The bonus is that your workflow will be shortened. Instead of spending hours trawling through hundreds of images to find one good one, you’ll have fewer to go through. It also frees up disk space.
While there’s no short cut to learning, if you invest in yourself you’ll reap the rewards.
Make it an enjoyable experience
No matter what you’re doing — learning a new skill or creating a client project — it makes a big difference when everyone involved is enjoying the process.
Case in point: while we filmed at sunrise, sunset, and in the afternoons on most of the 10-day shoot, we also took time to relax. Because hey, if someone wasn’t having fun it would show in the finished video.
So Armand and I introduced Athena to some of our favorite places in South Africa’s Western Cape, including restaurants and wine estates. Above are some images prior to our wine tasting at Ataraxia wine estate, located in the Hemel-en-Aarde Valley near Hermanus.
Oh, and perhaps it’s worth mentioning that Ataraxia is a Greek term meaning a state of serene calmness, and Hemel en Aarde is Afrikaans for Heaven and Earth.
The moment I became a photographer
I had been photographing for many years, so what happened to me and why did I not feel like a photographer prior to that 2014 shoot?
Well, I’d been upset with my shots on the first day, so each successive day I pushed myself to do better than the day before. This brings us back to ex nihilo, nihil fit. Or conversely, you get out what you put in.
After the final shoot on the last day we were hiking out of the dunes when I hung back to stay in the atmosphere a wee bit longer. As I took my final shot I felt something shift within myself.
I realized that over the course of those 10 days I had worked with what was in front of me and captured a series of solid images, no matter the weather, time of day, or how good (or bad) I was feeling. It included shots of the dog who followed us as we filmed in the dunes. (She resides with the reserve’s caretaker.)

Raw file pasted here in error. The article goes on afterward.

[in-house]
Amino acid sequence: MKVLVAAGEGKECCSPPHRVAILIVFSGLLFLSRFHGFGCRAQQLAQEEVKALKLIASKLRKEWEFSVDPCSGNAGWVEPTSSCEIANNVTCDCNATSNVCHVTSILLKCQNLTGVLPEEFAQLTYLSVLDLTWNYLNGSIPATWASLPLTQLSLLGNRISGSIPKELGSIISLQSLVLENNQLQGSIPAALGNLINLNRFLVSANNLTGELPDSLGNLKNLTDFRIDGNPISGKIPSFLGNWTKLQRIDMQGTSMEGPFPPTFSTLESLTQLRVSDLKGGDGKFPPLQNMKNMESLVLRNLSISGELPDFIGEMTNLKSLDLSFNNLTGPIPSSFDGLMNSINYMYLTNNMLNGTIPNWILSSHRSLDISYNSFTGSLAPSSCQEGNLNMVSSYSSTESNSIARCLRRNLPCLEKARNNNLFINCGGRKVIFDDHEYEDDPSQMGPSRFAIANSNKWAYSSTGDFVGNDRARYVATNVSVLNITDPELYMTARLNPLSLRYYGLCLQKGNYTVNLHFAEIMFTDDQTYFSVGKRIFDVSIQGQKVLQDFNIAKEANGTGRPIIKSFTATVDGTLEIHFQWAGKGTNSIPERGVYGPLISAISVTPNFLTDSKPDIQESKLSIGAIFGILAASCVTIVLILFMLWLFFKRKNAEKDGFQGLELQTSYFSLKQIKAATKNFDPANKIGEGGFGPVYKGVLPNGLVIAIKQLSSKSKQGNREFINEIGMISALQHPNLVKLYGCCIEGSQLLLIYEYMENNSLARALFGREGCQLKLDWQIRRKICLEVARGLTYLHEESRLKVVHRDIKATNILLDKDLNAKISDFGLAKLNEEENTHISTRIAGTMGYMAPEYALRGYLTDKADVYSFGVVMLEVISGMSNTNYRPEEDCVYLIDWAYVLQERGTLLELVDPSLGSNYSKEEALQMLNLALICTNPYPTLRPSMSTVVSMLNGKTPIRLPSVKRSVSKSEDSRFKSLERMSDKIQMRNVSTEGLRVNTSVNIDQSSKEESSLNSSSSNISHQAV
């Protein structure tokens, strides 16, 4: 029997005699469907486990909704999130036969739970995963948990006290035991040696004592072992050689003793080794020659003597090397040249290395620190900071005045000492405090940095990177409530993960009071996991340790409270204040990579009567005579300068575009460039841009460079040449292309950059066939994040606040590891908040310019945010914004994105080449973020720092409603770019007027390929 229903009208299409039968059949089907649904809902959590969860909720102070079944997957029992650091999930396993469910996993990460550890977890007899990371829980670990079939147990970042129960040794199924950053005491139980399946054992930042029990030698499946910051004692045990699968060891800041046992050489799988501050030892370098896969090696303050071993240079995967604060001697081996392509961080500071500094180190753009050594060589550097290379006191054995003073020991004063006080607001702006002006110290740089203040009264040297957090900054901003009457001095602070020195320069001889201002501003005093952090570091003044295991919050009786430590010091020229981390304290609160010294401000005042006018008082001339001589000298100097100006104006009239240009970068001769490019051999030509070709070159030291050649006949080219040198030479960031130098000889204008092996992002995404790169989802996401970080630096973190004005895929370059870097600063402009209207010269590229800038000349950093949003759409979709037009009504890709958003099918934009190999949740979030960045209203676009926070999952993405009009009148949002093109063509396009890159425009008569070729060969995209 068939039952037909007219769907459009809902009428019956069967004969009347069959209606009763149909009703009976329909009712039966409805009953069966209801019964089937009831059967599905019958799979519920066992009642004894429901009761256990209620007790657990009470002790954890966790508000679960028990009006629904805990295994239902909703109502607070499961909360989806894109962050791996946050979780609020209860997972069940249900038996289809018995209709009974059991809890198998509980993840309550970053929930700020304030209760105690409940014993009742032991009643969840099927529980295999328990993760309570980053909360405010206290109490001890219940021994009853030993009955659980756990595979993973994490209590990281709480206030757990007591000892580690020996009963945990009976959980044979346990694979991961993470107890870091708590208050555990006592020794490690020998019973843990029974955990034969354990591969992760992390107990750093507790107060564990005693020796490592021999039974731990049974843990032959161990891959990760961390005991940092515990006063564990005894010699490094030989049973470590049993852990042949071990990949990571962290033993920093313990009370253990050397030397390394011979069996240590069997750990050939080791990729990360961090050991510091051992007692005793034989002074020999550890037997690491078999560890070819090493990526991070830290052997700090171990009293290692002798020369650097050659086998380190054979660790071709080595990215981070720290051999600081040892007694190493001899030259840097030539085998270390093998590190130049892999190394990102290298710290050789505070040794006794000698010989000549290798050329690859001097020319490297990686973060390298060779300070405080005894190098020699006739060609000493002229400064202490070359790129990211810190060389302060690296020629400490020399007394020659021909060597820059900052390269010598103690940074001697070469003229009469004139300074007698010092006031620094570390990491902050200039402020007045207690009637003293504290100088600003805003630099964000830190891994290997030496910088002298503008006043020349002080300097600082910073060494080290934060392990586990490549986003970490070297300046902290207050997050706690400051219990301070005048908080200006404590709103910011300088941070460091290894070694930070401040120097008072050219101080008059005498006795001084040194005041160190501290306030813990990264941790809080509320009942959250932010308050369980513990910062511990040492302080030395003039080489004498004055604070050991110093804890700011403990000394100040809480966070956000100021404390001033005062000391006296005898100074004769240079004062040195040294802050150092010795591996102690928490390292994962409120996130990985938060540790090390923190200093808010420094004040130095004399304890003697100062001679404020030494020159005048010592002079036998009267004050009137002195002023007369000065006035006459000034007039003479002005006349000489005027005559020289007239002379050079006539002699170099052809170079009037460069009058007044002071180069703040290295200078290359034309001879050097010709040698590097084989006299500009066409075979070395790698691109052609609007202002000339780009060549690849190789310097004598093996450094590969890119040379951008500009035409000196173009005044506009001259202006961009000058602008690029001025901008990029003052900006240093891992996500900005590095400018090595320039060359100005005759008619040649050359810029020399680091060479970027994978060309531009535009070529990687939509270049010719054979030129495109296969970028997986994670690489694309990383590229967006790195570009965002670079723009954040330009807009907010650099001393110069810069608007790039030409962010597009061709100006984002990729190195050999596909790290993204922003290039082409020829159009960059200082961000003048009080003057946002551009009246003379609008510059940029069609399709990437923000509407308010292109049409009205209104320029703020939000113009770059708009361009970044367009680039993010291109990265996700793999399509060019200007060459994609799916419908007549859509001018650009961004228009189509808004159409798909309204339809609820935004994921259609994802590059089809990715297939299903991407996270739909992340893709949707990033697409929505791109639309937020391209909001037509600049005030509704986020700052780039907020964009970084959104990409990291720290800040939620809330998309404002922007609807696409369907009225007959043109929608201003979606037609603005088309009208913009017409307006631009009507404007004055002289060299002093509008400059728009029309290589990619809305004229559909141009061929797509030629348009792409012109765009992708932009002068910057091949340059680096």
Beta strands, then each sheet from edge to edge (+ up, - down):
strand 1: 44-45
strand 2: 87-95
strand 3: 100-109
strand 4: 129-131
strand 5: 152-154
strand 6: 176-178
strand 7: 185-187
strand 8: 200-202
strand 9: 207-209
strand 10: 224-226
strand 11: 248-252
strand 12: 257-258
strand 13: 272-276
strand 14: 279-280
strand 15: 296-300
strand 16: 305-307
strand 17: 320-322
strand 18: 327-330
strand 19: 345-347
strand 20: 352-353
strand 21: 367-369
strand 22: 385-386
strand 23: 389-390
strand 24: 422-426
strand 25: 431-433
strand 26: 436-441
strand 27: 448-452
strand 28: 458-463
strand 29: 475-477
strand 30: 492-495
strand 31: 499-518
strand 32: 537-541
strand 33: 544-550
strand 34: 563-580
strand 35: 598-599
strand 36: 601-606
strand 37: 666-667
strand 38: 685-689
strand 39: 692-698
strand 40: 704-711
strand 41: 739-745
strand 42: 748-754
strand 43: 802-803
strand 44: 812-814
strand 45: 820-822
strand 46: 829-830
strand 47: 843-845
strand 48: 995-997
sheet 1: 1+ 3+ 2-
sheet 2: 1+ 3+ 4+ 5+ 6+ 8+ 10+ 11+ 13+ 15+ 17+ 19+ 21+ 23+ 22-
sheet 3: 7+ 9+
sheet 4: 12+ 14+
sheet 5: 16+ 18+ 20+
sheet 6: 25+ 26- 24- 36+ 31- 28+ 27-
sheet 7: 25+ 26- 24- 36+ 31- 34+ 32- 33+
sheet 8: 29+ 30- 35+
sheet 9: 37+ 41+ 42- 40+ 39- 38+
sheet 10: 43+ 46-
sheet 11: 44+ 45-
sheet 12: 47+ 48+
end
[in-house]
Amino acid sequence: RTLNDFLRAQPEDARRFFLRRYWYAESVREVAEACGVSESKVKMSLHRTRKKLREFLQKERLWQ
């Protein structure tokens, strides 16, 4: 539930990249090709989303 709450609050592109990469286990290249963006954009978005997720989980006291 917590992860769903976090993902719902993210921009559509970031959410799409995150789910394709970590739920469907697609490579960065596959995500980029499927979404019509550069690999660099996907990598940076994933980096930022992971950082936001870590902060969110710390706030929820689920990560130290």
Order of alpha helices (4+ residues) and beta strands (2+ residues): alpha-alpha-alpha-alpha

So what I now felt was the feeling of confidence and self belief.
I had doubted my abilities but now finally KNEW through experience that I could get the shots. No longer did I feel like a fraud or wannabe because I had finally proven to myself that I could do it!
Get a taste of what we created
The below video trailer gives you an impression of “Africa with Athena”, a travelogue style tutorial that transports you to several gorgeous locations in South Africa’s Western Cape, including the Cape Agulhas shipwreck and Danger Point Lighthouse.
“It is rare to be thoroughly engulfed and transported into such photographic beauty. I was educated, entertained, and inspired. Not only is Athena truly a gifted photographer, but an educator as well. From scouting locations to final post-processing, Athena takes her viewers through every step in a manner that is not only entertaining, but easy to understand, no matter what your skills are as a photographer. This is a must-see, must-have video adventure.” — Stan Fong
SIGN UP FOR A CLASS WITH ATHENA CAREY
Athena Carey is a multi award-winning fine art travel photographer specializing in long exposure and black and white photography.
She is widely recognized for her ability to capture the emotional essence of place and time within her images.
Athena’s work is published in various books, magazines and websites and has been printed and hung around the world in private homes and businesses.
Visit Athena’s website at: www.athenacarey.com
Follow Athena on Instagram
“Not only is Athena truly a gifted photographer, but an educator as well.” — Stan Fong
SIGN UP FOR A FUN CLASS WITH BRIT HAMMER
** No post processing skills necessary for any of Brit’s courses **
Brit’s students love her intuitive eye, patience, enthusiasm and holistic nurturing because the results are unbelievably incredible and inspiring student growth.
Visit Brit’s website at brithammer.com
Learn more about creative development and one-on-one mentoring with Brit
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“There are great photographers and great teachers, but it is rare to find a great photographer who’s also a wonderful instructor; Brit embodies that rare combination.” — Tennessee Rick Elliot